My H2OPosted: October 29, 2012
Breakfast was almost over and the morning news had morphed into an infomercial for a salt-free water softening system. I had pretty much tuned out the actors who were doing the sales pitch as Bill, Mom and I munched the last of the sausage links and mopped up the final drops of egg yolk with English muffin remnants.
The man and woman in the ad droned on and on about how adding salt to water was very, very bad and how reverse osmosis was very, very wasteful and how their system was very, very good and perfect in every way. Mom finally piped in. “You know if you add salt to water to soften it, it tastes salty when you drink it.”
“And you know this because you’ve had a water softener at one time?” I asked.
“Well, no, but everyone says so,” she rationalized.
“We had one in our Boise house and it didn’t taste salty at all,” I said. “By everyone, do you mean the two people on the TV?”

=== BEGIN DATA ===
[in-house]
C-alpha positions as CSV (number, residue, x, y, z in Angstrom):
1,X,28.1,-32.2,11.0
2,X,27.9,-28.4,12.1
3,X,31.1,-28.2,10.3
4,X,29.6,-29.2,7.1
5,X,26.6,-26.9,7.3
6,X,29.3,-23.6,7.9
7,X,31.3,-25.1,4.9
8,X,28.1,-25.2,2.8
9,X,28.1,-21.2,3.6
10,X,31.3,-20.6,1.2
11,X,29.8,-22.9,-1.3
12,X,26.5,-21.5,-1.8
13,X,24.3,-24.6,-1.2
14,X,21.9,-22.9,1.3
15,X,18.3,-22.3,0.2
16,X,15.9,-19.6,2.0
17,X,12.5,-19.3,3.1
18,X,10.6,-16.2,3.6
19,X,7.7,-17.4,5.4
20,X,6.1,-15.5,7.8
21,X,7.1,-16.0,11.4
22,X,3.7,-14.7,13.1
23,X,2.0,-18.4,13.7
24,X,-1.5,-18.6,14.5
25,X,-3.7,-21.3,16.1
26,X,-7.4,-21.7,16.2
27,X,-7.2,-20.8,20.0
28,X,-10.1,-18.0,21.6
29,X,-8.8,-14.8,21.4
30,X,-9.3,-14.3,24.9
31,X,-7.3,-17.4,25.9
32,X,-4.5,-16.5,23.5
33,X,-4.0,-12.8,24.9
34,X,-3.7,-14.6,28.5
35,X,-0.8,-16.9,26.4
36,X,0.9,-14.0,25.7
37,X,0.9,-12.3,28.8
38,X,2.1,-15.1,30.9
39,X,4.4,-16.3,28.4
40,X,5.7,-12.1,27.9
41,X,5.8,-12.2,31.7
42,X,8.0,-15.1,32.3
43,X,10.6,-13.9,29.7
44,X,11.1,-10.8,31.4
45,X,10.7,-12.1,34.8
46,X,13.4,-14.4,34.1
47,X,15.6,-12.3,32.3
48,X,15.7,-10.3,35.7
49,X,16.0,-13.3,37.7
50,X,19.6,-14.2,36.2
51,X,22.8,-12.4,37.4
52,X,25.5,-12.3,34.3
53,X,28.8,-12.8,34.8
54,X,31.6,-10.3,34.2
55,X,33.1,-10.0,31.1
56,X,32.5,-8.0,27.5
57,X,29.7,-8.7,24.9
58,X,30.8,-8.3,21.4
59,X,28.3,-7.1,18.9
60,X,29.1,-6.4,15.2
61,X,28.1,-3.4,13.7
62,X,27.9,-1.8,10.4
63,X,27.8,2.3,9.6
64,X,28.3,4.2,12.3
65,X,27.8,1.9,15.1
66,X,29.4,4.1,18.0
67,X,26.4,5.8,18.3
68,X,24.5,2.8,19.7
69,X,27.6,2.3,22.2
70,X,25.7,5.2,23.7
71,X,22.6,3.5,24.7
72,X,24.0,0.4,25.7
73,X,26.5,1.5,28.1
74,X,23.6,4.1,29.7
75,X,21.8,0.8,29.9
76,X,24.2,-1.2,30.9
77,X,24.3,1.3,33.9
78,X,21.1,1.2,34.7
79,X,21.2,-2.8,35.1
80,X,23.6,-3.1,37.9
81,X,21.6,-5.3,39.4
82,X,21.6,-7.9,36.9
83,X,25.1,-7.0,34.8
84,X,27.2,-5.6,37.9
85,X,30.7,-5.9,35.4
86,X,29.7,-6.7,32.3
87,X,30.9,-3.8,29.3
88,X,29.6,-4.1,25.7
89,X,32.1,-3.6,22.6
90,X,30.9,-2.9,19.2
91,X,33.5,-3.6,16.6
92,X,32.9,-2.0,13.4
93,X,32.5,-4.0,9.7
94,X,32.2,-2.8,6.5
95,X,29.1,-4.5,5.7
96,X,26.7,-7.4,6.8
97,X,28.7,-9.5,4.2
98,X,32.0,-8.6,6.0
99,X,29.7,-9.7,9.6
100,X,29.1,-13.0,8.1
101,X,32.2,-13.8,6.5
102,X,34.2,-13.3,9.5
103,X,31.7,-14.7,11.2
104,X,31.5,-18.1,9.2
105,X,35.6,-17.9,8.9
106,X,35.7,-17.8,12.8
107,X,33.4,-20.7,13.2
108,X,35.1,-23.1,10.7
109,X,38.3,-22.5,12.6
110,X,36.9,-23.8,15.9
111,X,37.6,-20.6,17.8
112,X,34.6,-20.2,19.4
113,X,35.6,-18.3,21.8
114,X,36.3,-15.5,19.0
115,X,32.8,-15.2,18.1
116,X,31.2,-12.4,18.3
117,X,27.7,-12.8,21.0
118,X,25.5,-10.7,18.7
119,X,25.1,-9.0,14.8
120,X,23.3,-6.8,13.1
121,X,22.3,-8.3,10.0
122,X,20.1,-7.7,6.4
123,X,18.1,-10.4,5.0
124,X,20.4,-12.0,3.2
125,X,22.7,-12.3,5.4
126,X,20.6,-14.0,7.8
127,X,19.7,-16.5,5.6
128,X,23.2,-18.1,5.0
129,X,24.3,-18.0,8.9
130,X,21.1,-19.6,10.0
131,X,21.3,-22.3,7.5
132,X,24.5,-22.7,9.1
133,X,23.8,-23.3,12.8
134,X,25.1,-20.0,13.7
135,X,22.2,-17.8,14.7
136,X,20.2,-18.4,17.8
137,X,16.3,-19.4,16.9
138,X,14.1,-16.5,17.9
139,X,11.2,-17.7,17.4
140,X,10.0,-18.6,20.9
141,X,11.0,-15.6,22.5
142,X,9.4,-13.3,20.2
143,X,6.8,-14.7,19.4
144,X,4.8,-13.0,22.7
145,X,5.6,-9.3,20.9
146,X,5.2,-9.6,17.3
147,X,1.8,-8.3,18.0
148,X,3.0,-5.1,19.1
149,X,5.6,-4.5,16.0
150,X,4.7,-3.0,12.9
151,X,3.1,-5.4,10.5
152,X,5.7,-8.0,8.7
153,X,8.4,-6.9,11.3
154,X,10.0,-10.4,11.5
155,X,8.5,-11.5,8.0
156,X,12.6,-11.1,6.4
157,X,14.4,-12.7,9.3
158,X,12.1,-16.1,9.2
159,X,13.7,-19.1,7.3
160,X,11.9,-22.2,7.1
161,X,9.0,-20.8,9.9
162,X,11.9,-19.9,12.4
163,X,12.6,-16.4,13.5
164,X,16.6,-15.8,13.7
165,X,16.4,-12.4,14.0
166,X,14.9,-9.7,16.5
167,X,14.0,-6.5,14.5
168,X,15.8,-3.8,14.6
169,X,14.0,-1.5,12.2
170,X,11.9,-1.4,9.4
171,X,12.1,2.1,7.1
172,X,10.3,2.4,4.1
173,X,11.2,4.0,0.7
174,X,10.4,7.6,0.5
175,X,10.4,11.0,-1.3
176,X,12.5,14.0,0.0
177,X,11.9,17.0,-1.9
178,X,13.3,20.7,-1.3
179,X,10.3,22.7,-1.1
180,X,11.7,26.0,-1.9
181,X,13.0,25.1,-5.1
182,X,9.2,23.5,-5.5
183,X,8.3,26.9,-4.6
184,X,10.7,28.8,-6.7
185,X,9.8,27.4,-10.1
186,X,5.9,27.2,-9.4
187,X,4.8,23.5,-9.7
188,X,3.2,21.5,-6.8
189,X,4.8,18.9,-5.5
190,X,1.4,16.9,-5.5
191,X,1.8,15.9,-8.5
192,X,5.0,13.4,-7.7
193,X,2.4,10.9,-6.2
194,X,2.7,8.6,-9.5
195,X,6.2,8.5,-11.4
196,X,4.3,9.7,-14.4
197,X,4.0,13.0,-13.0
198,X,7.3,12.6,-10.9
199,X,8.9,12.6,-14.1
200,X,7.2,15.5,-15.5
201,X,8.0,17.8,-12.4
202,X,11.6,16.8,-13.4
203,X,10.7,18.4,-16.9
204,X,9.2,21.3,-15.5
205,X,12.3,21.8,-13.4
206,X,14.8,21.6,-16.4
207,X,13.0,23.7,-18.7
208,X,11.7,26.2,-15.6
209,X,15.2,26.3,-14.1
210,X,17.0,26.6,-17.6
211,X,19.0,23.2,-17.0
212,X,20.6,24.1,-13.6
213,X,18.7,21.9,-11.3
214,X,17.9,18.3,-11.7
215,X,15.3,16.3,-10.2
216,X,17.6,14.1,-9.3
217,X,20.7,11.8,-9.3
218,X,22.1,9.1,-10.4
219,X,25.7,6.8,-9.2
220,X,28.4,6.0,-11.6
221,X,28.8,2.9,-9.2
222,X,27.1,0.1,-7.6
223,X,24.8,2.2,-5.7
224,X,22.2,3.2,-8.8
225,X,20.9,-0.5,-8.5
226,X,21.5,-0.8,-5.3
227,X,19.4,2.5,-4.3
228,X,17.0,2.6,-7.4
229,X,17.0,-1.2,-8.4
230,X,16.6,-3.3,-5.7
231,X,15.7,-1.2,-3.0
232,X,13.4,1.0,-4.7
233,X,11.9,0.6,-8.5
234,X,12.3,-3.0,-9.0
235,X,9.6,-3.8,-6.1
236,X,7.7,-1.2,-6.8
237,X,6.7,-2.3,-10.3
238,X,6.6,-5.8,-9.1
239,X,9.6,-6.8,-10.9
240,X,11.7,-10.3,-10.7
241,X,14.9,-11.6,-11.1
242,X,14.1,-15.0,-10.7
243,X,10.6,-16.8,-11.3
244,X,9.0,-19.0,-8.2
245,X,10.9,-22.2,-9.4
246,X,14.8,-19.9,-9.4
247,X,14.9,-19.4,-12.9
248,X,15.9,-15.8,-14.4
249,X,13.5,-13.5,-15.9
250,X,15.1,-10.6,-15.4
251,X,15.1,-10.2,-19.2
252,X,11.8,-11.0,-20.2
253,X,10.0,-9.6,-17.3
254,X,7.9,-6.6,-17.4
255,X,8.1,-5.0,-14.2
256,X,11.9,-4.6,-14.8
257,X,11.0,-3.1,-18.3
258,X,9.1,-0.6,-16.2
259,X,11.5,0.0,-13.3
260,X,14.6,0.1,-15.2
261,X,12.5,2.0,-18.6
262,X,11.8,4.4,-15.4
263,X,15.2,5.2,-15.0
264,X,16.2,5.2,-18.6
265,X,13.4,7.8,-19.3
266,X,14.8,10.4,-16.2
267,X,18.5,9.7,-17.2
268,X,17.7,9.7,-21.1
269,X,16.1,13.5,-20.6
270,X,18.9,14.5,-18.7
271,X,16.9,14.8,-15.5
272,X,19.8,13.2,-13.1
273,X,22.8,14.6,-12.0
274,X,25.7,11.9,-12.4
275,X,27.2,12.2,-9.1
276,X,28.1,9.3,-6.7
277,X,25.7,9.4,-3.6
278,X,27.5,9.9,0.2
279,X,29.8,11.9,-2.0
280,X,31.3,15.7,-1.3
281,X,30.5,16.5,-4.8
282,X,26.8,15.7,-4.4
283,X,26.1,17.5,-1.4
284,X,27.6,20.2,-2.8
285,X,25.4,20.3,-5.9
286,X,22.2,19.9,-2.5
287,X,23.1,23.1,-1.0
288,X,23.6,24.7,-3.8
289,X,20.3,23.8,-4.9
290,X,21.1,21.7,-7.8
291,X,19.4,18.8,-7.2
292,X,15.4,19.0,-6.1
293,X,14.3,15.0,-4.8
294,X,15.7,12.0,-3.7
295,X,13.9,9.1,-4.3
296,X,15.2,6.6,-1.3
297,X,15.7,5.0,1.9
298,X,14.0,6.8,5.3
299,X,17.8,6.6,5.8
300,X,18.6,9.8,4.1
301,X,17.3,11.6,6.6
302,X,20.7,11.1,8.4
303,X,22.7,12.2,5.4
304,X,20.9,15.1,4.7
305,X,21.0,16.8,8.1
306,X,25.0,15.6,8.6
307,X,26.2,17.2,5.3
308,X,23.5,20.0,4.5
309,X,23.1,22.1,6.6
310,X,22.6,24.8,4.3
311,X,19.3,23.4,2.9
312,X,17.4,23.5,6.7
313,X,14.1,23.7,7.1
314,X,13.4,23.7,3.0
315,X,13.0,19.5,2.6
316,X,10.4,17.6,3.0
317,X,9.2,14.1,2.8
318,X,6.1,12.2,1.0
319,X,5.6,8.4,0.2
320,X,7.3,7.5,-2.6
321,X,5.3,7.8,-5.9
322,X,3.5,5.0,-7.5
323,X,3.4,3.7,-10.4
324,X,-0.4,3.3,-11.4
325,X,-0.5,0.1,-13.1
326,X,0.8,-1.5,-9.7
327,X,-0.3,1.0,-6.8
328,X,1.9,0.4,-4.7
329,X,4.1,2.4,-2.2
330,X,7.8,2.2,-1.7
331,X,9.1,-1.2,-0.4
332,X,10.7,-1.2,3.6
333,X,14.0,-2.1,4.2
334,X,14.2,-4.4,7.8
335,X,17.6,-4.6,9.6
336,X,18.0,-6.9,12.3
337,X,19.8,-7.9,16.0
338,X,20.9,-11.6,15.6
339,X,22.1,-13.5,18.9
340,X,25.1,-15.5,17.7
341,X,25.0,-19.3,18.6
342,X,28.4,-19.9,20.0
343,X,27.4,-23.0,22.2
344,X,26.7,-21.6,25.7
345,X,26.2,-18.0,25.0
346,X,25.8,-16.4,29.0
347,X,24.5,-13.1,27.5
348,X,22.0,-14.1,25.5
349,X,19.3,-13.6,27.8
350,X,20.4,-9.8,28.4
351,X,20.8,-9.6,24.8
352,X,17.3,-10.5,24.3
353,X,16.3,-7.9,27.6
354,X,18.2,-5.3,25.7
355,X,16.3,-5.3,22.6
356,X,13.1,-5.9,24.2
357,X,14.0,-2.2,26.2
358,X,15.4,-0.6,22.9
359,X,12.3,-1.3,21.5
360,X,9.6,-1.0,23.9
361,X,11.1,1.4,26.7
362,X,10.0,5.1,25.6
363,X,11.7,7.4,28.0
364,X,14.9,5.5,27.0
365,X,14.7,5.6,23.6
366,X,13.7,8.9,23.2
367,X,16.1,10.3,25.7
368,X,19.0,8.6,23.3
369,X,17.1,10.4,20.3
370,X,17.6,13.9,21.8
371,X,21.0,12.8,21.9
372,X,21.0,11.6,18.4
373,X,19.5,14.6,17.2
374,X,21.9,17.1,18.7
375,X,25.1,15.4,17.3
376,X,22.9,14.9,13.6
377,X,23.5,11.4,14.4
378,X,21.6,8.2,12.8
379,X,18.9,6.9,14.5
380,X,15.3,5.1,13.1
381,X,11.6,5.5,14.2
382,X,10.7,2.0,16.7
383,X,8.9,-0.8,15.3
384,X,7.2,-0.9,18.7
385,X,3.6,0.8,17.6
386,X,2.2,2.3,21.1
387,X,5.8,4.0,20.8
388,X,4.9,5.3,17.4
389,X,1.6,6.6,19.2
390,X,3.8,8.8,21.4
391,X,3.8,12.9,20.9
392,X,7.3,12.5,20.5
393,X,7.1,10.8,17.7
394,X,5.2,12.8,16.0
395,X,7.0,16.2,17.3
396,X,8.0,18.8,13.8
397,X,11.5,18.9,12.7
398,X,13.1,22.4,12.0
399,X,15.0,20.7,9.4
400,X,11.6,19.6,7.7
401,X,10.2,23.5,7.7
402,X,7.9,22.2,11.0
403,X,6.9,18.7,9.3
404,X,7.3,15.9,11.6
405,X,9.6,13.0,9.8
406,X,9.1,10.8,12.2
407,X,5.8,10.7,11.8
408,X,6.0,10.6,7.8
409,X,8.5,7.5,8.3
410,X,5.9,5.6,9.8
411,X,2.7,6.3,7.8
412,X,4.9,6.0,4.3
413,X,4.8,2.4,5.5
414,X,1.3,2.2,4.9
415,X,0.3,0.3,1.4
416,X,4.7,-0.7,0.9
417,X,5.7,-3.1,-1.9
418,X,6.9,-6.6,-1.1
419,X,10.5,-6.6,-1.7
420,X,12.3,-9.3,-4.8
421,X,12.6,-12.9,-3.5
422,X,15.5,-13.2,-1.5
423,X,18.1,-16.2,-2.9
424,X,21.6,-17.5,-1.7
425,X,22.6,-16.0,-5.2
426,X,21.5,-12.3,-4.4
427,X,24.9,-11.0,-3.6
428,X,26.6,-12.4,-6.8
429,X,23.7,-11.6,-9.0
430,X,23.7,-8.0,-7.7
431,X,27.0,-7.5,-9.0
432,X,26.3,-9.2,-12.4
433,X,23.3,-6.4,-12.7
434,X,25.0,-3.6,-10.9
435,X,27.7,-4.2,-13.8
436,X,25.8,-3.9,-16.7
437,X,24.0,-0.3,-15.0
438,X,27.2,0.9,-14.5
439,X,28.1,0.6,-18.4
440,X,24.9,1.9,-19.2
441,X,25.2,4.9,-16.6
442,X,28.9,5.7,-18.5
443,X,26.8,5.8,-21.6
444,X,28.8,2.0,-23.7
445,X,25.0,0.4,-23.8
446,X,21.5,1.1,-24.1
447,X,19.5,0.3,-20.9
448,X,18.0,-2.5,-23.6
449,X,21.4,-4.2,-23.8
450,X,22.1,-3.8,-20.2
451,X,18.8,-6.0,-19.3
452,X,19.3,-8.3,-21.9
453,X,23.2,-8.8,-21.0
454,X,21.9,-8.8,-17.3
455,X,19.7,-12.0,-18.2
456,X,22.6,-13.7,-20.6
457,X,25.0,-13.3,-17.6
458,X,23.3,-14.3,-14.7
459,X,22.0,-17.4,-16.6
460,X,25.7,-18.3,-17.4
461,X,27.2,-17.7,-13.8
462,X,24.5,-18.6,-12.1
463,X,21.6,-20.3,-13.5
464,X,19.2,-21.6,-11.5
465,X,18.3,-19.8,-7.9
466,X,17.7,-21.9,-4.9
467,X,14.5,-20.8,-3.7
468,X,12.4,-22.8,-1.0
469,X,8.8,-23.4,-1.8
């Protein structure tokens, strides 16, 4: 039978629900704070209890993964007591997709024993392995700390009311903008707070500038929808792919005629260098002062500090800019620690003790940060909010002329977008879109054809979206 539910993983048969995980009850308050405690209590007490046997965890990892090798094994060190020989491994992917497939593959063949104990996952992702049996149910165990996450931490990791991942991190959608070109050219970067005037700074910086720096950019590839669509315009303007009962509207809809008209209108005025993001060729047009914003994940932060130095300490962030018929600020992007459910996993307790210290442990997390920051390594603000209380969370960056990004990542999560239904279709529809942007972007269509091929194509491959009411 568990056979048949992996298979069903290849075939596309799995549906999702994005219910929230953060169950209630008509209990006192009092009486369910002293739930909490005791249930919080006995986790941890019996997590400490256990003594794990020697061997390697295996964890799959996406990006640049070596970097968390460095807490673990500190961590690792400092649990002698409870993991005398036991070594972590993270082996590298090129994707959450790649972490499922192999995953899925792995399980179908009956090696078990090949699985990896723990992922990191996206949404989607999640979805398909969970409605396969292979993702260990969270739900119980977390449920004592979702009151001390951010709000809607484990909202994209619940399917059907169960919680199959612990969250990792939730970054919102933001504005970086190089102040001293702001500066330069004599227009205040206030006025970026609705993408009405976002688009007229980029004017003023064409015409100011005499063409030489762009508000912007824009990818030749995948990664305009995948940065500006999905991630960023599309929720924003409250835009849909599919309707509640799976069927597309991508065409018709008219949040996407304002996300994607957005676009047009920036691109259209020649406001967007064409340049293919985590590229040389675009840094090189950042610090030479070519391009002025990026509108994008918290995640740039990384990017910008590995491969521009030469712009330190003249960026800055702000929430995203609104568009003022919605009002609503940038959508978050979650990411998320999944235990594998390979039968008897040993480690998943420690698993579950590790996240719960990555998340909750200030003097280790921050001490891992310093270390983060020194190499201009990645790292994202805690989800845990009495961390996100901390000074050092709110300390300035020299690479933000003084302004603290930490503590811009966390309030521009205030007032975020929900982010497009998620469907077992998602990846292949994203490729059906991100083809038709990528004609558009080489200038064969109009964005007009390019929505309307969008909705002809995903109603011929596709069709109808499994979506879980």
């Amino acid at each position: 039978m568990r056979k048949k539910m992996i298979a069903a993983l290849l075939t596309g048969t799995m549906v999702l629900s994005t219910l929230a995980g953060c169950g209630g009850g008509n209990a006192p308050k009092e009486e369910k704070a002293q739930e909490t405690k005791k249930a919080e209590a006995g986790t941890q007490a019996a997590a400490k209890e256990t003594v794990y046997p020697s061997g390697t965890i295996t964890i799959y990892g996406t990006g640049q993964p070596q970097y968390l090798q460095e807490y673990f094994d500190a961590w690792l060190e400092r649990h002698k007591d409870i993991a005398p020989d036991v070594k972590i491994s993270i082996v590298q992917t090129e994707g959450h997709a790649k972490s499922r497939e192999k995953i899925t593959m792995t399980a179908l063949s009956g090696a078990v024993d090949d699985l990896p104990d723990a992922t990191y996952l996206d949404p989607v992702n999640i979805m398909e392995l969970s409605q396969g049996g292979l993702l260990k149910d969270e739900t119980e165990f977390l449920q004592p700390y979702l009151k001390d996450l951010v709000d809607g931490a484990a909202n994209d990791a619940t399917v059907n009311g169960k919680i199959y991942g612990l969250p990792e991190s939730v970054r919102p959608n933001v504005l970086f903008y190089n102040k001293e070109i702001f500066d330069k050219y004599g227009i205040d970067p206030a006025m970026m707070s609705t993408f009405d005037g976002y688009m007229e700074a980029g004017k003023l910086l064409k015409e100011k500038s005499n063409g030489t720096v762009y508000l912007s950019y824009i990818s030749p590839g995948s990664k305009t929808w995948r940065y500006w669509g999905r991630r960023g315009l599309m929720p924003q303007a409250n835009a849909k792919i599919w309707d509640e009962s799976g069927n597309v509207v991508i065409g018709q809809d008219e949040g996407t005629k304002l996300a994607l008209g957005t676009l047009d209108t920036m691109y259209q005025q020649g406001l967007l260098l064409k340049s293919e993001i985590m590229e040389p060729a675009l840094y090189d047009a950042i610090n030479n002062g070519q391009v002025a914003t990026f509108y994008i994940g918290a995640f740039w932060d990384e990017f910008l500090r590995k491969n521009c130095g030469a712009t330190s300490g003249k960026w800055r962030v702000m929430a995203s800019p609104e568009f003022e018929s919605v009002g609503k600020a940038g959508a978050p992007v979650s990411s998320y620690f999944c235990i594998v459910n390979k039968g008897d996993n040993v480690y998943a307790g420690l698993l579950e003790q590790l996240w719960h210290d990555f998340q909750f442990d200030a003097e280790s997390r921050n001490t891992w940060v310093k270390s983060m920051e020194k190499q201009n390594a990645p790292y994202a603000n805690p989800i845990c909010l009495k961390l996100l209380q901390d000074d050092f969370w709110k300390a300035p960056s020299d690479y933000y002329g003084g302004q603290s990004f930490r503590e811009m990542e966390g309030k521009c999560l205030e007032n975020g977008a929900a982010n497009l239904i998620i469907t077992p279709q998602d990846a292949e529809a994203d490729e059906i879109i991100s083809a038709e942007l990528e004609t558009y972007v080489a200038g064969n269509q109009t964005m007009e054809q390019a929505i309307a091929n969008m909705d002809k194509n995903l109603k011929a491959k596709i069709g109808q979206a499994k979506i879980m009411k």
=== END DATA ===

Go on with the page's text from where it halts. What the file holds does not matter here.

There was silence for a minute or two while the spokespeople explained how osmosis wastes 80% of the water as it is squeezed through its obviously poorly designed system.
“You know,” Mom said. “Osmosis wastes a lot of water.”
“Why? Because of what those people in the infomercial are saying?” I asked.
“Well, they seem to be experts,” she rationalized.
“Mom,” I sighed, “it’s a commercial for their water softening system. Of course they’re going to say osmosis sucks. This isn’t a scientific study.”
Well, I know that,” she huffed. “It’s just that they know more about it than we do, so they must be right.”
“Oh sure, and when a conman calls from Nigeria to tell you you’ve won three million dollars in a raffle you never entered, he must be right too since he’s the raffle expert,” Bill commented.
“Well, probably not, smarty pants,” she said. “They’re just scammers. But if it was Publisher Clearing House, I’d believe them!”